“She wanted to apply for a FUSE grant and taught me how it all works,” Tinius said. “I agreed to mentor her, and in a lot of ways, she ran the show, which is what FUSE projects are supposed to be. She wrote a grant, made her budget, collected her data and made sure she met all of the requirements, including presenting. This was my first experience with FUSE, and it was an amazing one.”
The student went on to win Honors Thesis of the Year from WKU, while Tinius embraced the value of a new perspective.
“It opened my eyes to what a unique mechanism FUSE is to give a student ownership of their projects,” she said.
Since then, Tinius has averaged around one FUSE student per semester. For Tinius and her students, the process typically begins with a conversation to help guide the development of the student’s research project.
“Before they develop their own projects, I’ll bring them into the fold on what I’m doing,” she said. “I’ll sit down and find out what projects interest them, then their project develops from that conversation.”
While collecting data on exercise during pregnancy, Tinius said a student wondered if the activity influenced motor development in the baby. That query sparked a FUSE project, using the already-established cohort of research participants.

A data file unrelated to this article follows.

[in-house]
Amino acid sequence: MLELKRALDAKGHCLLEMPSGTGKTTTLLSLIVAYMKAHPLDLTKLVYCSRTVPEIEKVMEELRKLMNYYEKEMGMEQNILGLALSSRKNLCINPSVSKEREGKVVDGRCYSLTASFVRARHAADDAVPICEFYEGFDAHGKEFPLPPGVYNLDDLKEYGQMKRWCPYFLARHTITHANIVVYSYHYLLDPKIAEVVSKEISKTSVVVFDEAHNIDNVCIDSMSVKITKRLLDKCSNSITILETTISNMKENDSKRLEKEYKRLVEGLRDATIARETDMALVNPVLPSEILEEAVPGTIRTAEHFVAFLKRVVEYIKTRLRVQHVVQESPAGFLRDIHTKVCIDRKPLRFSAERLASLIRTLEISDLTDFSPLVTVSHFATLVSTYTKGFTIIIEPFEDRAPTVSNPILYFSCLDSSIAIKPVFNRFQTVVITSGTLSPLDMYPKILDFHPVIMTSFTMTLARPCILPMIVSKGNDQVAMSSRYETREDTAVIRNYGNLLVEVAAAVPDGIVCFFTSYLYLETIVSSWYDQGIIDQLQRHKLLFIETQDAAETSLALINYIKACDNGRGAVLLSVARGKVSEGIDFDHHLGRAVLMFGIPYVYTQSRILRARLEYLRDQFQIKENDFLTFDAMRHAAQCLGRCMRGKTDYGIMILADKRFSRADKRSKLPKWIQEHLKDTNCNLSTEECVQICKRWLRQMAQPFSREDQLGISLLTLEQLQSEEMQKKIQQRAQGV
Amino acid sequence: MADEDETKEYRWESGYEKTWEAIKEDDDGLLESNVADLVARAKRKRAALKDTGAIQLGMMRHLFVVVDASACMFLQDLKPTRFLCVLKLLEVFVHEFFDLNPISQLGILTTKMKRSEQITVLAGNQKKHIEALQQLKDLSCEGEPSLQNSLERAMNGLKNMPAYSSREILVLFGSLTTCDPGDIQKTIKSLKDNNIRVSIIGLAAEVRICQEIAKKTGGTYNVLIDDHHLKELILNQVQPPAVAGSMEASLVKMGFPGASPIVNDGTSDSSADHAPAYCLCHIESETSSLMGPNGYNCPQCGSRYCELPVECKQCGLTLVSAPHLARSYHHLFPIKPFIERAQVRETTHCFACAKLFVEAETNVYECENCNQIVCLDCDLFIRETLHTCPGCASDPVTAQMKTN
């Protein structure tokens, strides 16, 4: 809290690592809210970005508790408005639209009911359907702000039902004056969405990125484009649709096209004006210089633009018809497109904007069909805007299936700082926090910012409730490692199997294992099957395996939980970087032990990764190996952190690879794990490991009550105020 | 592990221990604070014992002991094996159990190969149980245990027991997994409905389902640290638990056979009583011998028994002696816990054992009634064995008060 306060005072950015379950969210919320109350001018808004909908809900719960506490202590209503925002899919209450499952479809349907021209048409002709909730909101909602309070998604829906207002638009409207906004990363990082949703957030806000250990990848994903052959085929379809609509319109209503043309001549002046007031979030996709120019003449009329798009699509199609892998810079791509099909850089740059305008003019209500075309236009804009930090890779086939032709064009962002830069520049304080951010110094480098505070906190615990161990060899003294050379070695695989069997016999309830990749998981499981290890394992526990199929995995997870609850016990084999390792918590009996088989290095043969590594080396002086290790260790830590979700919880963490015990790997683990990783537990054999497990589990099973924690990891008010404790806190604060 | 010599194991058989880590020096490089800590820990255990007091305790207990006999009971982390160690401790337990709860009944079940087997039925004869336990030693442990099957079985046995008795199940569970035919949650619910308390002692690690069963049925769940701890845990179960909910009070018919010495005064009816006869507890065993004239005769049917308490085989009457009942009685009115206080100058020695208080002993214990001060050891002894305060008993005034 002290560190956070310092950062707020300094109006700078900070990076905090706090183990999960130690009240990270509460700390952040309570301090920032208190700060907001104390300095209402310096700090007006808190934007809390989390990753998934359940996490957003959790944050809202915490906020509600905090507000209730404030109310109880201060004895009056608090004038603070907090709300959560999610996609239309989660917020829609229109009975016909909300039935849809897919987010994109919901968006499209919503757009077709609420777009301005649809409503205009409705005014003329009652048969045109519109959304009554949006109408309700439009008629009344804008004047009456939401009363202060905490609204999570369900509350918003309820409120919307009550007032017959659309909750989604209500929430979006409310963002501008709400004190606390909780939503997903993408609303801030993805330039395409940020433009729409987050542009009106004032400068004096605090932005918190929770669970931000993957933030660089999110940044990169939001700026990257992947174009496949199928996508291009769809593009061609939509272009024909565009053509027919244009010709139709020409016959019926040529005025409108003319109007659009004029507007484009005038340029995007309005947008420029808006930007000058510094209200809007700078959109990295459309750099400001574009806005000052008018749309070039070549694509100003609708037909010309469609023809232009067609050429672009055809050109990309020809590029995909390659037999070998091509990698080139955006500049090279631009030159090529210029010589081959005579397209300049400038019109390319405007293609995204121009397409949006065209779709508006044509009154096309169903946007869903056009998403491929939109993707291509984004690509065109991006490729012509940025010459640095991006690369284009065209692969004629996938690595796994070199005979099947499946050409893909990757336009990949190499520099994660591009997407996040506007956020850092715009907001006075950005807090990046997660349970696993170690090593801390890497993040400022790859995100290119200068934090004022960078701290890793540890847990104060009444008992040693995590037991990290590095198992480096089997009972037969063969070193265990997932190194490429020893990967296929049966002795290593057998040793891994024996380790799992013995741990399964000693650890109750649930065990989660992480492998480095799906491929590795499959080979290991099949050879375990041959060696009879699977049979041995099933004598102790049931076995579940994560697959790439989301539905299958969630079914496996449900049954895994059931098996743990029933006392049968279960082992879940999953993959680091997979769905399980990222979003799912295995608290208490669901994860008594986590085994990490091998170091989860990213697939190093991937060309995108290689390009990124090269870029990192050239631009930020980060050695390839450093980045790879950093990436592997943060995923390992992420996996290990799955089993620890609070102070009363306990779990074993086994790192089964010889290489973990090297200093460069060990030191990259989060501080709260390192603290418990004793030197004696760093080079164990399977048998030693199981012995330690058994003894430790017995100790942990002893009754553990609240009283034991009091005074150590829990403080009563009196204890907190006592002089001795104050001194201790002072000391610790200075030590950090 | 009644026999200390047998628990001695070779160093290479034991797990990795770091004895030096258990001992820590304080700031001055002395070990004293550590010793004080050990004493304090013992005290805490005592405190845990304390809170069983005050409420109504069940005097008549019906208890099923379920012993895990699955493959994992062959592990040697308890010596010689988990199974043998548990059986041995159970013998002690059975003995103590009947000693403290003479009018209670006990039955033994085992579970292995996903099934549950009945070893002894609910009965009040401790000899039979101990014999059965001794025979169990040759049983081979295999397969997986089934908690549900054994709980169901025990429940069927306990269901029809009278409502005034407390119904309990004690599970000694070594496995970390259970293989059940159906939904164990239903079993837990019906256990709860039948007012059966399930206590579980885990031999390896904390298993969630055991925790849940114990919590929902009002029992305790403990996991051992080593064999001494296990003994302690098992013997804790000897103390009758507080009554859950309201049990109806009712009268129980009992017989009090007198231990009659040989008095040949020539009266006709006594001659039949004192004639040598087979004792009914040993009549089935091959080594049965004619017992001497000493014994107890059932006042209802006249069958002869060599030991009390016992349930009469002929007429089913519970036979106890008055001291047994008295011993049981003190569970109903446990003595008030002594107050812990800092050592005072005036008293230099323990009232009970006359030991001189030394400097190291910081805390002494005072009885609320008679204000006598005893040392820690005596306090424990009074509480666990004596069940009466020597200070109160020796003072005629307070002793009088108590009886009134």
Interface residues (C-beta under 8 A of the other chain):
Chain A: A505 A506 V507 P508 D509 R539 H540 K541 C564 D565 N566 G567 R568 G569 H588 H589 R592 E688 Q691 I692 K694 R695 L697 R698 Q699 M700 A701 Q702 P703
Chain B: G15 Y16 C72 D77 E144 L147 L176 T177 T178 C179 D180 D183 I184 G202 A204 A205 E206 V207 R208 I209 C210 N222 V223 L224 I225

“She brought all of the moms and babies back to examine their motor development at four and 12 months,” Tinius said. “She started with my project and turned it into something that was divergent from my interests. She just presented at a national conference and people loved it; they were asking so many questions.”
Tinius also shares Mienaltowski’s perspective on the importance of students learning FUSE-enabled soft skills that prepare them for their future endeavors.
“FUSE requires students to present twice, so these are students who maybe wouldn’t have presented research otherwise,” she said. “Those skills translate into pretty much anything they want to do, and FUSE looks great on a resume, too, to have obtained your own funding.”
For most FUSE students, the program also shows them how strong — and resilient — they are.
“You can see how students respond to adversity because research never goes as planned,” Tinius said.
And when students achieve the culmination of their FUSE work, the results are as gratifying for their faculty members as the students themselves.
“I’ve had three FUSE students publish as first author manuscripts in peer review journals,” Tinius said. “FUSE offers a tangible opportunity for mentoring while giving students a project they can go on to present and publish. I can’t say enough good things about the program.”